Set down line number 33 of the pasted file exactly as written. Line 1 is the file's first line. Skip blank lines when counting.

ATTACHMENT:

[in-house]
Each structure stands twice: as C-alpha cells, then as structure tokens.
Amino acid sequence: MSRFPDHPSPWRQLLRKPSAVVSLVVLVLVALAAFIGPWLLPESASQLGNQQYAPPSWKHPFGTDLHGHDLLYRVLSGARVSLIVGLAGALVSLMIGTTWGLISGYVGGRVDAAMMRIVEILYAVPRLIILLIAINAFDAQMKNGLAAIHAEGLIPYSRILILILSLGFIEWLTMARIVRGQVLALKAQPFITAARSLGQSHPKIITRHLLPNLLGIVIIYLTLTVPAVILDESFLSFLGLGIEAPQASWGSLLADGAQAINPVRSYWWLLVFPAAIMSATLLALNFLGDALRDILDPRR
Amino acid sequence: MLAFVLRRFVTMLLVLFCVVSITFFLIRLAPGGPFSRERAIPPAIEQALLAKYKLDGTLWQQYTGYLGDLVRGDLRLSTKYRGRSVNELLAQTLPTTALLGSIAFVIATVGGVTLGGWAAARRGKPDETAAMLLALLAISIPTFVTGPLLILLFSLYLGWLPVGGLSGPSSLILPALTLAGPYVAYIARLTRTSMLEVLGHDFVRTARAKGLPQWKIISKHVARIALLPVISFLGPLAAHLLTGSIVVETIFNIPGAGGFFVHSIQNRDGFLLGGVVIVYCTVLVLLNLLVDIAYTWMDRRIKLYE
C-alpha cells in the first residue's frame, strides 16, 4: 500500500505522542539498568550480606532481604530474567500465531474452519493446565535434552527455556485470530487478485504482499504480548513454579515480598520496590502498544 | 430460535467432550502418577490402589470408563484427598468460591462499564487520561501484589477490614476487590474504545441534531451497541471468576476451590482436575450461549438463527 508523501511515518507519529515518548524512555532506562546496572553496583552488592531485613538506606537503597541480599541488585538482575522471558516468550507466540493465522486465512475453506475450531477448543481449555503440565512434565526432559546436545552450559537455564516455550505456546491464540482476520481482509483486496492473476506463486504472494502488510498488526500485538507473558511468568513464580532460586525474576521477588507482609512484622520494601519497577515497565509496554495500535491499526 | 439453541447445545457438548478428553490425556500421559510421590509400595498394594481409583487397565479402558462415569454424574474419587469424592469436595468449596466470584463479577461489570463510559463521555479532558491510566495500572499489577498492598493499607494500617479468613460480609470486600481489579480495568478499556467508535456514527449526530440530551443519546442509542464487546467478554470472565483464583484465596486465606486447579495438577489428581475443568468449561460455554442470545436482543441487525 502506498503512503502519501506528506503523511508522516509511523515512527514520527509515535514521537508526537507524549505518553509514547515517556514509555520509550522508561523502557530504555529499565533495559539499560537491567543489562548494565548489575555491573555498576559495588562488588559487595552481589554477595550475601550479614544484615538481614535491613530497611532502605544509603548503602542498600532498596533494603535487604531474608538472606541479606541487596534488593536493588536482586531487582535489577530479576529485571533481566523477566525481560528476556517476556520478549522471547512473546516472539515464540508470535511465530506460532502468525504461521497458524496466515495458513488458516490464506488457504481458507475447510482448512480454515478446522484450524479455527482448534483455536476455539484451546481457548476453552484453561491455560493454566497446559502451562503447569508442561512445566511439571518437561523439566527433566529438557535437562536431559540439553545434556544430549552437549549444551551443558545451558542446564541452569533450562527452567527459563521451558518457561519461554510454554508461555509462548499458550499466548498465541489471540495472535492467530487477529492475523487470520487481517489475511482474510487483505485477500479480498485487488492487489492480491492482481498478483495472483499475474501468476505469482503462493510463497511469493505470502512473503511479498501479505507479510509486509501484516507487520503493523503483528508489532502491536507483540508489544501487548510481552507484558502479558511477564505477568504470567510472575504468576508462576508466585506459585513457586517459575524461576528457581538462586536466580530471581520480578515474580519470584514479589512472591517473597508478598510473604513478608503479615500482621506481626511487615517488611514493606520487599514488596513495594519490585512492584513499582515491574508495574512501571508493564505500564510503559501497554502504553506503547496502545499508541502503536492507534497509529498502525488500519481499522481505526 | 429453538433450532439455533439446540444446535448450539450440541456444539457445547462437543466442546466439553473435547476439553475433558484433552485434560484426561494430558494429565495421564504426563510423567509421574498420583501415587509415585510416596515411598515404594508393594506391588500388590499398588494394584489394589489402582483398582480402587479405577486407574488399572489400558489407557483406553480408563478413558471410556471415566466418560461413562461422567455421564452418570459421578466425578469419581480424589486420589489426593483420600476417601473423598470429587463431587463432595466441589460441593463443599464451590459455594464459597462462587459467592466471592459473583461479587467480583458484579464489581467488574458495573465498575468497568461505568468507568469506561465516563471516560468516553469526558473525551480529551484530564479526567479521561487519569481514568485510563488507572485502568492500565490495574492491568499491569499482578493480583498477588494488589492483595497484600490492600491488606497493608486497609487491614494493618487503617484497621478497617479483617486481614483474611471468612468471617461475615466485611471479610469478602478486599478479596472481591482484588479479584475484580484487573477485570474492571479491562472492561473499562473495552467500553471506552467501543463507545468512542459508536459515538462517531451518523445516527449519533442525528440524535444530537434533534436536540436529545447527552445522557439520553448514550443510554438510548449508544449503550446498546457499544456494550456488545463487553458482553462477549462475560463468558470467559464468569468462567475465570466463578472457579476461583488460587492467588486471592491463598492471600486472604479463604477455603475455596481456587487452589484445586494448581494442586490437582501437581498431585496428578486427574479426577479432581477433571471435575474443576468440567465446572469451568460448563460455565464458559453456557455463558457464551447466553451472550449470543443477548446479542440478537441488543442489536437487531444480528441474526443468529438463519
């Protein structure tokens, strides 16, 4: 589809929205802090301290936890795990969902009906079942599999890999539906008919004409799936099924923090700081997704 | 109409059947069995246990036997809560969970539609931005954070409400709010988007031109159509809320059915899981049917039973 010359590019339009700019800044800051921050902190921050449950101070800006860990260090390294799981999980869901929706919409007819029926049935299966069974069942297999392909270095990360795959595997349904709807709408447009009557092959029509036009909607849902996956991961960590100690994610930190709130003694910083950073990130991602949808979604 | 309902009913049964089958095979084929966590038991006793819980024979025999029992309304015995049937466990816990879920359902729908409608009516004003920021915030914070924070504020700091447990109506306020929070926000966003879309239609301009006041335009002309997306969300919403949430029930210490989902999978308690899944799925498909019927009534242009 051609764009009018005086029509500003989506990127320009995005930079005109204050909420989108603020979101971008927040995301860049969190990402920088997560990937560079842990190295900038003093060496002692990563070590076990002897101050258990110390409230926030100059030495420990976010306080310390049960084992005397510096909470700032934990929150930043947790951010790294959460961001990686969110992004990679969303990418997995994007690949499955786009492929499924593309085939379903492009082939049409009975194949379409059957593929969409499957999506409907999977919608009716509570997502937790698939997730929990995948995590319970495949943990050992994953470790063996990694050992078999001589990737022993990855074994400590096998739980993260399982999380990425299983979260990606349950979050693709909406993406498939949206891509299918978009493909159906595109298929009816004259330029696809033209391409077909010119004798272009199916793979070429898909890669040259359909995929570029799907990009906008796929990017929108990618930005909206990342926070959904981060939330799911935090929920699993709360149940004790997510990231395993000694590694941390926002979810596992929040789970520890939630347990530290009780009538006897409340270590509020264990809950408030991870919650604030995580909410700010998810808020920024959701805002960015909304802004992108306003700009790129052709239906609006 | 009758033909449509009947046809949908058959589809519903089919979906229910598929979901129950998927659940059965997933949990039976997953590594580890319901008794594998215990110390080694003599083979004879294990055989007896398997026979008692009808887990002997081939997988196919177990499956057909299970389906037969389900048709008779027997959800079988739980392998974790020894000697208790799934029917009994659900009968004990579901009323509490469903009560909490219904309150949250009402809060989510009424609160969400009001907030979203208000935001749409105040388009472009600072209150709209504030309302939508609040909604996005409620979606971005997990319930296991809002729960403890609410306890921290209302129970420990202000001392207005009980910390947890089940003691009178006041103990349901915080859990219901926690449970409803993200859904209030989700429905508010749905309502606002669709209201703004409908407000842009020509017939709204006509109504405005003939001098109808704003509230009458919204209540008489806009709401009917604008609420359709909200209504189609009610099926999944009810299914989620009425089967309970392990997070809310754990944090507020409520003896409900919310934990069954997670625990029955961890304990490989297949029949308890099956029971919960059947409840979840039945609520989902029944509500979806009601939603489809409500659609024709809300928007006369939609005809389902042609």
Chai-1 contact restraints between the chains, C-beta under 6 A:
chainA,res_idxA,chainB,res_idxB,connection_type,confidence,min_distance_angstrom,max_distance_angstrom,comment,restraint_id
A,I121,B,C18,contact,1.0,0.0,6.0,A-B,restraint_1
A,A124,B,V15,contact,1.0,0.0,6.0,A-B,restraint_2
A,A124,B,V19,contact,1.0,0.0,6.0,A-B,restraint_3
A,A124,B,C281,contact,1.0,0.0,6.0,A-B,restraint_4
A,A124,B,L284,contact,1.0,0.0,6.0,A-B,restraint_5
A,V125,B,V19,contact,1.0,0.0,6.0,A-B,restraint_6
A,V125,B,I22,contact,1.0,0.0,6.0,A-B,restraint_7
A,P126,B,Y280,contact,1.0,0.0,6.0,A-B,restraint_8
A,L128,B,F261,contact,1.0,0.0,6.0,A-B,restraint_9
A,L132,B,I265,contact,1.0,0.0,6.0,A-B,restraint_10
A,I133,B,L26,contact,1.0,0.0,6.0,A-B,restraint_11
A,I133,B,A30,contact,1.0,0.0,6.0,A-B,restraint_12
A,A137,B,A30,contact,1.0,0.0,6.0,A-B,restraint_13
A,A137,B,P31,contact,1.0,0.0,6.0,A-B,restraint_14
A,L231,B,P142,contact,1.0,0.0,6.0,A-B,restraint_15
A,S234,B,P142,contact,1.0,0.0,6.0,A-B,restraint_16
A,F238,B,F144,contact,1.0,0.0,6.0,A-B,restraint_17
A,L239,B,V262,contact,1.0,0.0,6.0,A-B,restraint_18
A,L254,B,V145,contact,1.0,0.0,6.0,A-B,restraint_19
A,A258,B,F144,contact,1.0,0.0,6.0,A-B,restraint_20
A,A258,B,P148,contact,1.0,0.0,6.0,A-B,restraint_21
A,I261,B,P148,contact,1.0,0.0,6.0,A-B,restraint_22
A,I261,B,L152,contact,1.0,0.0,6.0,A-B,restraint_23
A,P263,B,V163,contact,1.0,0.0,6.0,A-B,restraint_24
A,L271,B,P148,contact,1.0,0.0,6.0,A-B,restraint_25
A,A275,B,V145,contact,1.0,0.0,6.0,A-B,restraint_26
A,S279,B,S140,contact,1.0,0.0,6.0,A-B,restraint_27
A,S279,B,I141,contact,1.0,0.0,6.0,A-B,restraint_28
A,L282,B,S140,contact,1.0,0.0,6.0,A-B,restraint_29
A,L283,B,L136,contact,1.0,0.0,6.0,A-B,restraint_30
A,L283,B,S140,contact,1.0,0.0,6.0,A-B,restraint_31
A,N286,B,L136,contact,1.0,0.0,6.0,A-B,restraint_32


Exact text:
A,L271,B,P148,contact,1.0,0.0,6.0,A-B,restraint_25